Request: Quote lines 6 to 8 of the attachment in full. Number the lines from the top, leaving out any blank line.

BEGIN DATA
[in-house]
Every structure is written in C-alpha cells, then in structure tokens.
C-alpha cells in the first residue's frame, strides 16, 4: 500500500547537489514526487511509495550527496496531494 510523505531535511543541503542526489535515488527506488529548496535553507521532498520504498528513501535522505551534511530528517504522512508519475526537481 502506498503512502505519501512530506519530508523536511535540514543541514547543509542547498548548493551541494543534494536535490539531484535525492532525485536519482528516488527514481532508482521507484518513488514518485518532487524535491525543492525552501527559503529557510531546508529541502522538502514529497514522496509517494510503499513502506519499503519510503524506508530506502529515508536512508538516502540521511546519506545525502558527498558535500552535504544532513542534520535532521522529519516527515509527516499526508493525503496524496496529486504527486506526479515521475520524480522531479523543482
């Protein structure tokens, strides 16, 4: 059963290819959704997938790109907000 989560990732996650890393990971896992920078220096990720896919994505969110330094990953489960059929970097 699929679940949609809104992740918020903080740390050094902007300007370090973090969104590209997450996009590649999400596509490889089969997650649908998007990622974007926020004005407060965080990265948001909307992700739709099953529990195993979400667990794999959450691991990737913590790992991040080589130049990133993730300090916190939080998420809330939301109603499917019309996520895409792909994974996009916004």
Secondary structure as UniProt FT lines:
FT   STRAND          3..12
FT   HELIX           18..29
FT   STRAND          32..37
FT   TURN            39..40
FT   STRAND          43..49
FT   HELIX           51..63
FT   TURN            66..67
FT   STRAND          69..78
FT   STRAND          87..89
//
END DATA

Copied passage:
FT   STRAND          3..12
FT   HELIX           18..29
FT   STRAND          32..37